Washington, DC – October 1, 2009 – (RealEstateRama) — Congressman Dennis Kucinich (D-OH) today asked Treasury Secretary Timothy Geithner to address the potential threat to the financial system posed by resecuritization of existing residential mortgage backed securities, informally referred to as ‘re-remic.’ Congressman Kucinich recently brought the matter to the attention of the Securities and Exchange Commission and uncovered that only $50 million of a $664 billion market is overseen by the SEC.
The Re-remic process takes previously issued residential mortgage backed securities and collateralized debt obligations whose value has deteriorated considerably, and repackages them into larger, more complex financial instruments in an attempt to create investment-grade products once again. Investors and analysts alike have stated concerns that re-remics could be used to hide toxic assets and manipulate capital requirements. In the letter, Kucinich called on Secretary Geithner to create a stronger regulatory framework to ensure that financial institutions are not continuing practices that led the financial system to the brink of collapse in 2008.
The full text of the letter follows:
October 1, 2009
The Honorable Timothy Geithner
United States Department of the Treasury
1500 Pennsylvania Avenue, NW
Washington, D.C. 20220
Dear Secretary Geithner:
On August 26, I sent a letter to Securities and Exchange Commission (SEC) Chairman Mary Schapiro expressing my concerns about the increased popularity of the practice of resecuritization of real estate mortgage investment conduits, informally referred to as ‘re-remic.’ Chairman Schapiro’s response and subsequent conversations with her enlightened me to the reality of the situation: of the total $664 billion resecuritization market (approximate), only $50 million in transactions have been seen by the SEC. The vast majority of re-remic transactions are exempted and, consequently, outside the purview of the SEC.
On September 30, the Committee on Oversight and Government Reform held a hearing entitled, Credit Rating Agencies and the Next Financial Crisis. During the hearing, I brought up the subject of re-remic and the potential threat these new and more complex investment vehicles pose for the financial system. Because the majority of the transactions fall outside the SEC’s jurisdiction, credit rating agencies bear the responsibility of investigating the safety and integrity of these complex products.
At the hearing, Ilya Eric Kolchinsky, former Managing Director at Moody’s, remarked, “I recently saw a (re-remic) proposed that had, to my view, no discernable economic value. Substantial costs would be incurred, but to my knowledge, there would be no value you added. To me, that is a sign that somebody is playing a game with some regulation somewhere.” Additionally, credit rating agencies are already downgrading re-remic that was rated investment grade less than six months ago.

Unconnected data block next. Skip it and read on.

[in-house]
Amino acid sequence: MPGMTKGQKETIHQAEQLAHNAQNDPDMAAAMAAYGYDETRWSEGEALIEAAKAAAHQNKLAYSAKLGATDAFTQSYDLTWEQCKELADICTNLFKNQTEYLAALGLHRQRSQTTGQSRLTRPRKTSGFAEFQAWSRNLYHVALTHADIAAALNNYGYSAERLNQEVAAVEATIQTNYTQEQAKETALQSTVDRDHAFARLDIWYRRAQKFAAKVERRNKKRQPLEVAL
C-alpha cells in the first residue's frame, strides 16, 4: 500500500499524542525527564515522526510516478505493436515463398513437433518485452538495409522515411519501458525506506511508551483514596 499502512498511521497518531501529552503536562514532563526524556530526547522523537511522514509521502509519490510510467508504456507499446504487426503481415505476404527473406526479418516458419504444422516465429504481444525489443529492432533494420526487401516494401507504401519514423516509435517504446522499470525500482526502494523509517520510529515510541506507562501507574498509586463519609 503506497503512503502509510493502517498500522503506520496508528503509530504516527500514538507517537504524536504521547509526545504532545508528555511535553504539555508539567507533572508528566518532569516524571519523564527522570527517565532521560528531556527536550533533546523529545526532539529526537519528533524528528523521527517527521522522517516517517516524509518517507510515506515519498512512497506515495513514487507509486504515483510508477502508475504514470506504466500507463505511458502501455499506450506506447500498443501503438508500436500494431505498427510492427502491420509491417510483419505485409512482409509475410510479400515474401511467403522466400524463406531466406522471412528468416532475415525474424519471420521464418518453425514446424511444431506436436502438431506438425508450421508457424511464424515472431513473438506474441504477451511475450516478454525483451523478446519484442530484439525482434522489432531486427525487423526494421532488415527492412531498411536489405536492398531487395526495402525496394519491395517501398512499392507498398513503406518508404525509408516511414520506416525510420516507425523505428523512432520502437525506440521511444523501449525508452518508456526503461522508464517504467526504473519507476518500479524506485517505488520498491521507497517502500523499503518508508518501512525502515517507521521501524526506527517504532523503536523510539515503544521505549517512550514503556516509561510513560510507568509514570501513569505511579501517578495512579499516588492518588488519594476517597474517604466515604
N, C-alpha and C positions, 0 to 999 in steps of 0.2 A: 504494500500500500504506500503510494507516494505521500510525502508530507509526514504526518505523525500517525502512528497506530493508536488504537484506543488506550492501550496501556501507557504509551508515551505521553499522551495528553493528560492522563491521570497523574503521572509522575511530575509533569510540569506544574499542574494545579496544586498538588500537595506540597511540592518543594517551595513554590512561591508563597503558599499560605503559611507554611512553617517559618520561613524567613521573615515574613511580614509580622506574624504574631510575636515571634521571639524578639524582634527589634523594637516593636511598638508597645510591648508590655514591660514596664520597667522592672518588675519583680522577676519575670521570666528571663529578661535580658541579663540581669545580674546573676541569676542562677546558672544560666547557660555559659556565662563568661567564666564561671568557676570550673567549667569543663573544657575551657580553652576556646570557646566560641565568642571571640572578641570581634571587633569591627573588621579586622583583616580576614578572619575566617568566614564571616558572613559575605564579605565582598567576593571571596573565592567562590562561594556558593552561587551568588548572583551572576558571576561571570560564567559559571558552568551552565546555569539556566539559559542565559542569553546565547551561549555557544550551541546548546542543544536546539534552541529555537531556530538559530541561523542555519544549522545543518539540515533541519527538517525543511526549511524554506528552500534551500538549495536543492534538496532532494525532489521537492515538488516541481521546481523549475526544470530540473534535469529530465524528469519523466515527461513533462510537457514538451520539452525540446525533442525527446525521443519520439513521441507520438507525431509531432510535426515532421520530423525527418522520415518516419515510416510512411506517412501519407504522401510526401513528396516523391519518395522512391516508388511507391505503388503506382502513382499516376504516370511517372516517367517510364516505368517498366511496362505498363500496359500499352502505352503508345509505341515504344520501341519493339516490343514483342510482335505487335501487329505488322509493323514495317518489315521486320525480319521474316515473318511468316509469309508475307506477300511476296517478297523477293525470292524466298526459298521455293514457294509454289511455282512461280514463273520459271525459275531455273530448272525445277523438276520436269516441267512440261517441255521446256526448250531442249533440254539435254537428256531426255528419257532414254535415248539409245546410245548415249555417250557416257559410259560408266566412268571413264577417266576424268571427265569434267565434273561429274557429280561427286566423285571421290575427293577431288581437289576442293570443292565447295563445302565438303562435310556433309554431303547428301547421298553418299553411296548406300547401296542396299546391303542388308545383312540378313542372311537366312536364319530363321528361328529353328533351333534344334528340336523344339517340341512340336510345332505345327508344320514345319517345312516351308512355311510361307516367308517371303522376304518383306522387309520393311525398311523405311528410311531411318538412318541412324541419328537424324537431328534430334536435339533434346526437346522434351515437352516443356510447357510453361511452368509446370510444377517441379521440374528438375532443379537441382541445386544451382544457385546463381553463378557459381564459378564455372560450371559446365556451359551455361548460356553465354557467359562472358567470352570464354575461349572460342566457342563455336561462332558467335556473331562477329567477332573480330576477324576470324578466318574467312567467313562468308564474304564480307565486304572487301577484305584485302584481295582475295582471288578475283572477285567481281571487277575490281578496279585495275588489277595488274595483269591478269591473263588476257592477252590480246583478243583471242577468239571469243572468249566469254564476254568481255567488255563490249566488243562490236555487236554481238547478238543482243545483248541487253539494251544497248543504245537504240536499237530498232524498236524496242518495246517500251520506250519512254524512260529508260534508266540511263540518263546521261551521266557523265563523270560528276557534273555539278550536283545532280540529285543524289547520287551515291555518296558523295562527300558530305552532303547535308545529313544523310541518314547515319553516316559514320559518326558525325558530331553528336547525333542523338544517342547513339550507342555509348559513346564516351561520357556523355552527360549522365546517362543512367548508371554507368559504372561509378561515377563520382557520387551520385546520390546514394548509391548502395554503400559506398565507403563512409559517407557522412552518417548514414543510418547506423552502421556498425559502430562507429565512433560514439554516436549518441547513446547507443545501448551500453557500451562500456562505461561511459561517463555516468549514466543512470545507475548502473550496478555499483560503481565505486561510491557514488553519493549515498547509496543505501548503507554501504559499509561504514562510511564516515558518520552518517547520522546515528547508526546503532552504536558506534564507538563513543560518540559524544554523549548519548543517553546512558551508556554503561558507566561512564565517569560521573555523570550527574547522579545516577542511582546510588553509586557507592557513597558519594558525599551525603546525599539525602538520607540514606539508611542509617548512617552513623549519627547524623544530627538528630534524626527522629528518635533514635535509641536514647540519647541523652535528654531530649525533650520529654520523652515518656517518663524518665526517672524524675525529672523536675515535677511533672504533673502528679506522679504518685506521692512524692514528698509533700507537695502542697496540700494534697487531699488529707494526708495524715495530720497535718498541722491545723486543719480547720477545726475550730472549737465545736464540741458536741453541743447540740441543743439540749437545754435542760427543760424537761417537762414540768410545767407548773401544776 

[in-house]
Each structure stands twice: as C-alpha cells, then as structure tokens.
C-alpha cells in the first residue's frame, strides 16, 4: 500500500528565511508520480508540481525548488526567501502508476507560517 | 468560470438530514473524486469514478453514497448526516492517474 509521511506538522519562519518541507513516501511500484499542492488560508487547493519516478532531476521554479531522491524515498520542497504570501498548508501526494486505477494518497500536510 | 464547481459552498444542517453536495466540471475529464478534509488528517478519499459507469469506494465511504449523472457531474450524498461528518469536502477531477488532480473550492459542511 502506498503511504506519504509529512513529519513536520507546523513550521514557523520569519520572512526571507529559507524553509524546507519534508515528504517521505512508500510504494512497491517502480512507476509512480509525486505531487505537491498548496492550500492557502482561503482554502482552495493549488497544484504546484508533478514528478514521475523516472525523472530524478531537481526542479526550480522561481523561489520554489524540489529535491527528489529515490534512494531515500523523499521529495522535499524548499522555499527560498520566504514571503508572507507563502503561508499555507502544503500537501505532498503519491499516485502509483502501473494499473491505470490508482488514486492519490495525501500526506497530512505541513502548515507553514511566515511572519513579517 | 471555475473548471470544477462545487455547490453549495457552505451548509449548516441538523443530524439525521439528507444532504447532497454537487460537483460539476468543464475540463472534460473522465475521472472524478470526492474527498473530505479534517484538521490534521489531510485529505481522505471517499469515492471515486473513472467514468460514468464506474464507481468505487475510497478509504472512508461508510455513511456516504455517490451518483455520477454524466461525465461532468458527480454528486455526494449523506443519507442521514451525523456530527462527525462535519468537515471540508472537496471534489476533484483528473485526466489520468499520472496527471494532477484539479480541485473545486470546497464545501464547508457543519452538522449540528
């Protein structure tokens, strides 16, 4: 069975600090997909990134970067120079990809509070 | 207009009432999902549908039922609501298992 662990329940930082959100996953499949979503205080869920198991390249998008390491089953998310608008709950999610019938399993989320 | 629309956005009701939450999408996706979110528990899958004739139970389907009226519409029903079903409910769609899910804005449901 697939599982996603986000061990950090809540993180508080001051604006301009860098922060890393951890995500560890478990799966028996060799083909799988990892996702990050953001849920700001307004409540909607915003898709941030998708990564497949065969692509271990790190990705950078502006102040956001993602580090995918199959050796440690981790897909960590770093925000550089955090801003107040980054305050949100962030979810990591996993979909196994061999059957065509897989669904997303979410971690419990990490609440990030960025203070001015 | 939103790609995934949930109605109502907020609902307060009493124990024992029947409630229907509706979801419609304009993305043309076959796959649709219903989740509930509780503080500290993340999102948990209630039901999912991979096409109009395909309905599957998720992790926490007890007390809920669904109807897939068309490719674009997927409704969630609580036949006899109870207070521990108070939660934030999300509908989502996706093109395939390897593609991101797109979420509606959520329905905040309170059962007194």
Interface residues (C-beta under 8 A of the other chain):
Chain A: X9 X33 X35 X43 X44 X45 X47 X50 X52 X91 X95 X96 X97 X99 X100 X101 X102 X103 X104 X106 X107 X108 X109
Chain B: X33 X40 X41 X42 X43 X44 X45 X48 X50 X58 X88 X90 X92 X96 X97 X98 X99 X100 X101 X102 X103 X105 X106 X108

I would also call to your attention an article appearing in today’s Wall Street Journal that raises the same concerns I have. Referring to the practice as “financial alchemy,” the article warns that the practice of re-remic may be used to game capital requirements and that credit rating agencies–the majority of which operate under an ‘issuer pays’ model–are complicit in the scheme because of the substantial fees that they can collect.
Considering the SEC’s limited jurisdiction in this area, I believe the U.S. Treasury has a responsibility and obligation to intervene and to address the potential threat that re-remic poses to the financial system. Indeed, your mission charges you with “ensuring the safety, soundness, and security of the U.S. and international financial systems.”
The Treasury already has the regulatory authority to address this situation. I request that Treasury reconsider the regulatory framework governing the resecuritization of real estate mortgage investment conduits. Promulgating new, stronger, and more stringent regulations will protect the financial system and ensure that financial institutions do not employ re-remic as a way to game capital requirements or conceal toxic, non-performing assets.
I also request your assurances that Treasury will take all steps necessary to eliminate any exposure of the American taxpayer to re-remic that may be present in any initiative undertaken to support the financial system and provide liquidity to financial markets. Finally, I urge you to resist any efforts to expand the definition of eligible assets in any program to include re-remic products.
Thank you for your prompt attention to this matter.
Dennis J. Kucinich
Member of Congress
 Scism, L. and Smith, R. “Wall Street Wizardry Reworks Mortgages.” Wall Street Journal. October 1, 2009: C1.
Contact: Nathan White (202)225-5871